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Anna Field

Skin Care Therapist

Anna Field

"PRACTISE. Look for bosses who develop staff. If you don’t like people don’t do it. If you love making people feel good about themselves then this is an industry for you."

From rural farm girl to national training and promotions manager for La Prairie Australia and Asia, Anna Field founded a successful beauty salon in the heart of bustling Paddington, Sydney.

Anna’s professional journey has enabled her to work with the best and gain insider, in-depth knowledge while still being able to deliver exclusive beauty advice and real results with the no-nonsense practicality of the farm girl she once was.

Anna enjoys passing on her proven approach and knowledge of caring for all skin types and conditions to her staff.  All of her beauty therapists go through her rigorous training regime: so they, in turn, will consistently deliver quality results that give you confidence.

1 What did you study and how has your career path evolved?

I studied an ITEC Diploma of Aesthetics and Physiatrics back in 1987. I got my first job in a shonky place that used me as a front for a “massage parlour”. Two weeks later I was working in a reputable salon with an amazing boss who invested time into me. I then worked in multiple salons across Australia seeking out bosses who are experts in different areas and ones that developed their staff. This is how I became well-rounded in the field.

Eventually I was given leadership, training roles and management. I also had an opportunity to run a cosmetic counter in David Jones. This gave me a huge break as I then became the national training manager and international promoter for Asia. During my ten years in this position I have travelled the world, spent time with the heads of research and development and other national trainers. I also became a master practitioner of NLP (neurolinguistics programing).

Thirteen years ago I opened my own salon after always wanting to run a business. I love both aspects of the hands-on client experience and the business back end.

2 What advice would you offer students looking to become beauty therapists?

PRACTISE. Look for bosses who develop staff. If you don’t like people don’t do it. If you love making people feel good about themselves then this is an industry for you.

3 What does the average of a beauty therapist look like?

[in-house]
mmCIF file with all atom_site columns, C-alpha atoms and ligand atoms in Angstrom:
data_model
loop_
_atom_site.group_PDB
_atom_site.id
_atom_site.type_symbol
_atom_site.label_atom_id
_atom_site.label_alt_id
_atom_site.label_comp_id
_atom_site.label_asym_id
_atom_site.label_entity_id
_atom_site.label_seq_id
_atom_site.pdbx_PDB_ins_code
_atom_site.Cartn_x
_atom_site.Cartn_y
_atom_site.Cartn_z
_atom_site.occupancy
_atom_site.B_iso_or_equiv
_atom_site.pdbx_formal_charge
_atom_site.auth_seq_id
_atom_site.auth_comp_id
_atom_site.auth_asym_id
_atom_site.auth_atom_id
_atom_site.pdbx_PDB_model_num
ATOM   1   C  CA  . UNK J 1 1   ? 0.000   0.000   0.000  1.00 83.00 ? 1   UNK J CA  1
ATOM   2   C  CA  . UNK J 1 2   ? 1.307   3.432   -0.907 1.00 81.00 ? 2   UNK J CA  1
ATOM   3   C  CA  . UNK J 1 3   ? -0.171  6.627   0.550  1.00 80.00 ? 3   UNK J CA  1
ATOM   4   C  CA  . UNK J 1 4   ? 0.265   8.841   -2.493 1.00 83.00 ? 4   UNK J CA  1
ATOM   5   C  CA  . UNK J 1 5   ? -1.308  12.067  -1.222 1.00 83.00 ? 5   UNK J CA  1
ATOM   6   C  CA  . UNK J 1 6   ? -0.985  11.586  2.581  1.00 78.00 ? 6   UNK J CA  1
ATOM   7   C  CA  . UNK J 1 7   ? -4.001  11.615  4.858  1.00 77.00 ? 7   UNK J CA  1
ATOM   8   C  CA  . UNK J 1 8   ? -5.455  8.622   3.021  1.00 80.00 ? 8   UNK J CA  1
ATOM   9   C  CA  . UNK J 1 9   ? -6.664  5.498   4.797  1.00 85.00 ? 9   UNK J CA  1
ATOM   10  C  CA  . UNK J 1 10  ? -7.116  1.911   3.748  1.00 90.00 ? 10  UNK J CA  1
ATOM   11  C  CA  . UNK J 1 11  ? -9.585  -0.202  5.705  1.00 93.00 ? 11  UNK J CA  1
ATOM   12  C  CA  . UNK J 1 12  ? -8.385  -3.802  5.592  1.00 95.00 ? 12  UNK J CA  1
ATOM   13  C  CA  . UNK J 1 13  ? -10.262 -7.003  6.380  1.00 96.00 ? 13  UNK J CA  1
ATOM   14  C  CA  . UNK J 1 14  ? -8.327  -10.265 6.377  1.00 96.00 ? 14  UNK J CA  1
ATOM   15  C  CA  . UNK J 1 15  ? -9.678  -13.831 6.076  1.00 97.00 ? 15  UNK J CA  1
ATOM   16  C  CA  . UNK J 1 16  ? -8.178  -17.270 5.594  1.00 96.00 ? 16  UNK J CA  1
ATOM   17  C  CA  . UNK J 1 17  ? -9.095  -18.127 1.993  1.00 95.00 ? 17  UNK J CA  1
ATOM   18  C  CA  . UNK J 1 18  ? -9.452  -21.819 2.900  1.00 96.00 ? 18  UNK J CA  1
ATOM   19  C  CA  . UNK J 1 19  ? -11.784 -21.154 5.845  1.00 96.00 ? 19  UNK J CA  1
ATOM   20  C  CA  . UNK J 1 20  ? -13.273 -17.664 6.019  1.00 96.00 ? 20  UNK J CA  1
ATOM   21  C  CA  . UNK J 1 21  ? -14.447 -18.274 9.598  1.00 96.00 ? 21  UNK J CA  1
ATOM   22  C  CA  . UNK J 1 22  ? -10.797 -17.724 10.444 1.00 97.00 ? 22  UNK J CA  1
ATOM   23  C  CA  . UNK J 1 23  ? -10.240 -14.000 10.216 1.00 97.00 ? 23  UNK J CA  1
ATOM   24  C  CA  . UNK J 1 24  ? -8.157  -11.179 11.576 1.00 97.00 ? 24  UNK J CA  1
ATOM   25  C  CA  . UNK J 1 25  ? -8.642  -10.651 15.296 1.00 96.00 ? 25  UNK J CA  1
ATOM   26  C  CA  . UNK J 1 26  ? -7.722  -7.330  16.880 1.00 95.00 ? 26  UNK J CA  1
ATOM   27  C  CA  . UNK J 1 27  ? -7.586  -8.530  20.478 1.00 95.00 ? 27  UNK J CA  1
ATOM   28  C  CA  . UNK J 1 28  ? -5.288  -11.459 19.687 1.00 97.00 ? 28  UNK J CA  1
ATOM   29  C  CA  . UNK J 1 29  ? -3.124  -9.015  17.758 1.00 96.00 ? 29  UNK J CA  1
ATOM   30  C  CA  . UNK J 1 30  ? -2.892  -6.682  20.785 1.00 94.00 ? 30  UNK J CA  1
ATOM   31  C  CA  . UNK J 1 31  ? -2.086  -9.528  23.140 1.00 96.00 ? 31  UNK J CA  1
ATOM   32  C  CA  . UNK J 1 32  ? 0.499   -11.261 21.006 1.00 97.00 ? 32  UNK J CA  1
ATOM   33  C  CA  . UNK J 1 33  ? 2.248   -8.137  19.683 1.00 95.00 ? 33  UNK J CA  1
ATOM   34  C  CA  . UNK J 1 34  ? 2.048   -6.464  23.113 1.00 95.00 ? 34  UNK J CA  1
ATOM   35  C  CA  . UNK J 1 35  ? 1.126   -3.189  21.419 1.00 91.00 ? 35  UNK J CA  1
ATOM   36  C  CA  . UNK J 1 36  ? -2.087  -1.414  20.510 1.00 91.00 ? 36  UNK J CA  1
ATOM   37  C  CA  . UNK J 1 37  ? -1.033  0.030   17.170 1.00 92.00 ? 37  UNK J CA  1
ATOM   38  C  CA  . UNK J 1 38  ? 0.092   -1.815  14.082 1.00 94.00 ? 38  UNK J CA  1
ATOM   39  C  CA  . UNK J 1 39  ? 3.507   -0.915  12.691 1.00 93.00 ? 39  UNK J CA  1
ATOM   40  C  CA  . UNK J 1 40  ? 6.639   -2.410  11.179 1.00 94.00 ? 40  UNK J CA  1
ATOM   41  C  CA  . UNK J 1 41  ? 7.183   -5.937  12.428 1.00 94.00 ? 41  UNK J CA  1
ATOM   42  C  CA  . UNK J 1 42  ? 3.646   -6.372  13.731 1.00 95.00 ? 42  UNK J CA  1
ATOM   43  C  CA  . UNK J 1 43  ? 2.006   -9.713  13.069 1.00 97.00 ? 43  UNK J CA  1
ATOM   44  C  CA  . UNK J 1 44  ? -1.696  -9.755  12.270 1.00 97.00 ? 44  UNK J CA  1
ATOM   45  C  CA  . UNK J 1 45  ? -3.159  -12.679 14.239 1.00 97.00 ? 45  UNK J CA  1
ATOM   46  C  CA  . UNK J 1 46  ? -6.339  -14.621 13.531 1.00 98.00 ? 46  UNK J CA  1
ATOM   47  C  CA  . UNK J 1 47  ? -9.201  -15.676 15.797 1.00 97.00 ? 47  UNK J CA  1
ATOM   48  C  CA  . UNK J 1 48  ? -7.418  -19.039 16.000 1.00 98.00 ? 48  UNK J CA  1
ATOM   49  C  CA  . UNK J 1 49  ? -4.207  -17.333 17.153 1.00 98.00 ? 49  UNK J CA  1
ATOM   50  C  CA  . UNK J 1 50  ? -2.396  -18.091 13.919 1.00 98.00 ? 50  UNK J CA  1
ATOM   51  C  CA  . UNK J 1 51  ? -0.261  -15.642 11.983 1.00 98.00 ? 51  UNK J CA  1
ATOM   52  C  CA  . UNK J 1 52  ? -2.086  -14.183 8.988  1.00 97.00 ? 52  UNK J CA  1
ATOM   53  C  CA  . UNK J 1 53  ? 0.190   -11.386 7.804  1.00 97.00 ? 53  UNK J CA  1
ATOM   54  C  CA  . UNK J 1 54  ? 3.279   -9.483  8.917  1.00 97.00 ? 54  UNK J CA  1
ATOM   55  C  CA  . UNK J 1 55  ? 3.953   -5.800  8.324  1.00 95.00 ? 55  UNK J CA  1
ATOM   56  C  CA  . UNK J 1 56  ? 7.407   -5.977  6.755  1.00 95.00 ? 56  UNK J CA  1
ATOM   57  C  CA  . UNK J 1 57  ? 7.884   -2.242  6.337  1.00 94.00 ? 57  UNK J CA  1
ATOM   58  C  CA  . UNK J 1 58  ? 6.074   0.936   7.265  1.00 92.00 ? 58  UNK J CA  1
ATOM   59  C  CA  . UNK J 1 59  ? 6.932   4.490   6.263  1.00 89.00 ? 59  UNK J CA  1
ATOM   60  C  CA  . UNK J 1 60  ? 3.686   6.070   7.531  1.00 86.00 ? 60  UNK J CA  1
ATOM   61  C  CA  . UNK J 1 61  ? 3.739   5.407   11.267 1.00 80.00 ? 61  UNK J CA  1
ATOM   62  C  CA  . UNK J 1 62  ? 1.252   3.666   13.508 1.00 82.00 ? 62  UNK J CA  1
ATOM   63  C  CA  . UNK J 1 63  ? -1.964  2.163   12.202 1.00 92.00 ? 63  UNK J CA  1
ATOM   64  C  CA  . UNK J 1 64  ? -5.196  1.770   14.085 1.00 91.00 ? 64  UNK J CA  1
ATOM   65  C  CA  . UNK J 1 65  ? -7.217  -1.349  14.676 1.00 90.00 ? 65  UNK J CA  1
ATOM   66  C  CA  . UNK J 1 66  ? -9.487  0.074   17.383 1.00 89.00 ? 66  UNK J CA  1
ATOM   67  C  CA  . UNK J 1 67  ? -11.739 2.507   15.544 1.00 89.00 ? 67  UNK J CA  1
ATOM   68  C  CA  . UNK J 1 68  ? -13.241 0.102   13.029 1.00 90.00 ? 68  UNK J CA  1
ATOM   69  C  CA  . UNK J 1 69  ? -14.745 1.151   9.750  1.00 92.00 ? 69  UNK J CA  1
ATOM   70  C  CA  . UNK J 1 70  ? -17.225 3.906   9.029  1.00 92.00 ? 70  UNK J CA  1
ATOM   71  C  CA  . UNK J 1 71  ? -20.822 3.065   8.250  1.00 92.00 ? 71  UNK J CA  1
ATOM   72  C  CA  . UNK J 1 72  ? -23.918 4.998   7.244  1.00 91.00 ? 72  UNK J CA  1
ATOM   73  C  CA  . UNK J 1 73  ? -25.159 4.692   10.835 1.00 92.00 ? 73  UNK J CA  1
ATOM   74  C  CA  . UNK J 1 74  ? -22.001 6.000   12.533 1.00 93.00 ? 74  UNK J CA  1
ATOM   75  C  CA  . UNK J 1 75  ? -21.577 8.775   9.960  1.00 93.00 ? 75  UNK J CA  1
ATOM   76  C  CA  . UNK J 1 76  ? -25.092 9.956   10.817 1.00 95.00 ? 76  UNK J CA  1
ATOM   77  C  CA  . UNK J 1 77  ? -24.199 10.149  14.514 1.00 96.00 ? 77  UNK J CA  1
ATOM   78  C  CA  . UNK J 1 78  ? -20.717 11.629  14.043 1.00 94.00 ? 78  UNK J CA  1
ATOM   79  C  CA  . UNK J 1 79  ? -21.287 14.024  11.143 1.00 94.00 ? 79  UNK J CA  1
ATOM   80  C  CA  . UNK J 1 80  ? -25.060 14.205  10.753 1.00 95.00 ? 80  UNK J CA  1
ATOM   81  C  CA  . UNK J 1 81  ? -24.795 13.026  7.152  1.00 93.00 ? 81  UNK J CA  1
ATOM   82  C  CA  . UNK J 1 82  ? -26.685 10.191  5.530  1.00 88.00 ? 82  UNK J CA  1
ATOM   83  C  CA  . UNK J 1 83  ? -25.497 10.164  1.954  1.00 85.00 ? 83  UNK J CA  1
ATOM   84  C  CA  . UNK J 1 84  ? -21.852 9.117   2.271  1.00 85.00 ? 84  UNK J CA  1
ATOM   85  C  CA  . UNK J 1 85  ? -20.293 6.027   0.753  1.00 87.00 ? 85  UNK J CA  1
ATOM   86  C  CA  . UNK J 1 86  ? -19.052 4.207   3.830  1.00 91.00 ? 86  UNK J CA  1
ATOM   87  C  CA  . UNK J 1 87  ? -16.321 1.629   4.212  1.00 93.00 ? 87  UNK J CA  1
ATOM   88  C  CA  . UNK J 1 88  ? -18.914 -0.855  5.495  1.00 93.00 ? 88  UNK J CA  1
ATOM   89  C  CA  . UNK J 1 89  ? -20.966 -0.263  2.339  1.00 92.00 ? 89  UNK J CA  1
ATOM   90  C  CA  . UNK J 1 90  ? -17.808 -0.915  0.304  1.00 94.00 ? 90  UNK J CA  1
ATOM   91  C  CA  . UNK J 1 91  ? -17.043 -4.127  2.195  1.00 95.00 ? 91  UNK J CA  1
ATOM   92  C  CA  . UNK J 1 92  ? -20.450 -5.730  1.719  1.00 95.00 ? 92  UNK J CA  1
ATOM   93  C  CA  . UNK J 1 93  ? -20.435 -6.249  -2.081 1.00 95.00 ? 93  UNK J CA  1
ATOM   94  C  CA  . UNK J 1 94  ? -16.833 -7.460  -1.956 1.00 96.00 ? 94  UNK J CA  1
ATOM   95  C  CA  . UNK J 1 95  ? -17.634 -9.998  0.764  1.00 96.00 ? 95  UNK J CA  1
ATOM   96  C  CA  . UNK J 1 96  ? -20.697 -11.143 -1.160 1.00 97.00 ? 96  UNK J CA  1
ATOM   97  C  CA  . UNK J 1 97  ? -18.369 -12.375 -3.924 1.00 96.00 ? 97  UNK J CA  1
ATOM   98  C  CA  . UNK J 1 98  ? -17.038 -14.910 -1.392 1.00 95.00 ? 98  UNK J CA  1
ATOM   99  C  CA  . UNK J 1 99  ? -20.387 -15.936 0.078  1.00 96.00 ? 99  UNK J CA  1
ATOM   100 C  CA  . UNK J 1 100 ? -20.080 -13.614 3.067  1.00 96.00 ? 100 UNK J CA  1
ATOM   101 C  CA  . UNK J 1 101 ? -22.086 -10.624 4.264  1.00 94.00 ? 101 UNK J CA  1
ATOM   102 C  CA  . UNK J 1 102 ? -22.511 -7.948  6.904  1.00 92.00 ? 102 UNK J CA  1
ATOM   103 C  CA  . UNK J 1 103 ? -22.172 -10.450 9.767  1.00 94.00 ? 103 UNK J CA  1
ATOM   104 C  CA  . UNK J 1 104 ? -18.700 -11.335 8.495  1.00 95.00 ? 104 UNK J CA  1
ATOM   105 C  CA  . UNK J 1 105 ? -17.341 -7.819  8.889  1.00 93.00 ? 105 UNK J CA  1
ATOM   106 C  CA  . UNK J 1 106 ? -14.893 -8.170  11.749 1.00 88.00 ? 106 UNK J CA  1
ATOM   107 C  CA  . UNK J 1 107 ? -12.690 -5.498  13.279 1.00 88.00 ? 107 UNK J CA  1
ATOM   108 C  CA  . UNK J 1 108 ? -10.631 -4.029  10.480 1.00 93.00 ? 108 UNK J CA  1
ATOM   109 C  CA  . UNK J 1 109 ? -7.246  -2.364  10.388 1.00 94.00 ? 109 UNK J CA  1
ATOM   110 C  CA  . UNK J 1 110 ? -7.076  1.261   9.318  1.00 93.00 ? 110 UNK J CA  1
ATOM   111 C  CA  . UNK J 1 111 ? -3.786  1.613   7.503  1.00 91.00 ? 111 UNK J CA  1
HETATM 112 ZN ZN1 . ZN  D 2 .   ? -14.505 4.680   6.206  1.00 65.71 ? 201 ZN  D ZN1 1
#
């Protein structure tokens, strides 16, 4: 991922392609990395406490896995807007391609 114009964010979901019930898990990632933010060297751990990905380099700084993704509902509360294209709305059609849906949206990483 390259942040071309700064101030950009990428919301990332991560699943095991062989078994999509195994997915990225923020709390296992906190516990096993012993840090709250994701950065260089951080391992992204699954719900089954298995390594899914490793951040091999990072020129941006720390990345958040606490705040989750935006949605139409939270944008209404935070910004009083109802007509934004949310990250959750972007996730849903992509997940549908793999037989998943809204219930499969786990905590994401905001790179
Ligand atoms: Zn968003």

What I love about what I do is the variety. I am an expert in all aspects of Beauty Therapy even though my reputation is for skin care and facials. So a good day for me is a mixture of facials, waxing and nails. I probably do a load or two of laundry, cleaning and I take pride in my environment. I also spend time supporting and helping my colleagues and my absolute favourite thing to do is interact with clients; giving them advice, tips and product suggestions.

4 What inspired you to get into into Beauty Therapy?

In the beginning it was to get out of school and get working. It wasn’t until technology became more prolific and my role evolved from pampering to achieving goals that I fell in love with this industry.

I was lucky I was smart and didn't drop out of school when I thought, "I'm not capable, I just want to get working." The industry is so developed now, with various technologies that make it important that aspiring therapists have both a flare for human biology and science; and also love using their hands.

5 What's the best part of your job?

Helping people be the best they can be, whether they're a client or a staff member.

6 What are the top 3 characteristics you might look for when hiring a skin care therapist?

1. People who have experience in delighting and dealing with people.
2. People who thrive on developing and working in a team.
3. People who are proactive in their own development.

7 Anything else you would like to add?

For a therapist to achieve results you must be able to influence people to take your advice, without this ability you are only a pair of hands.

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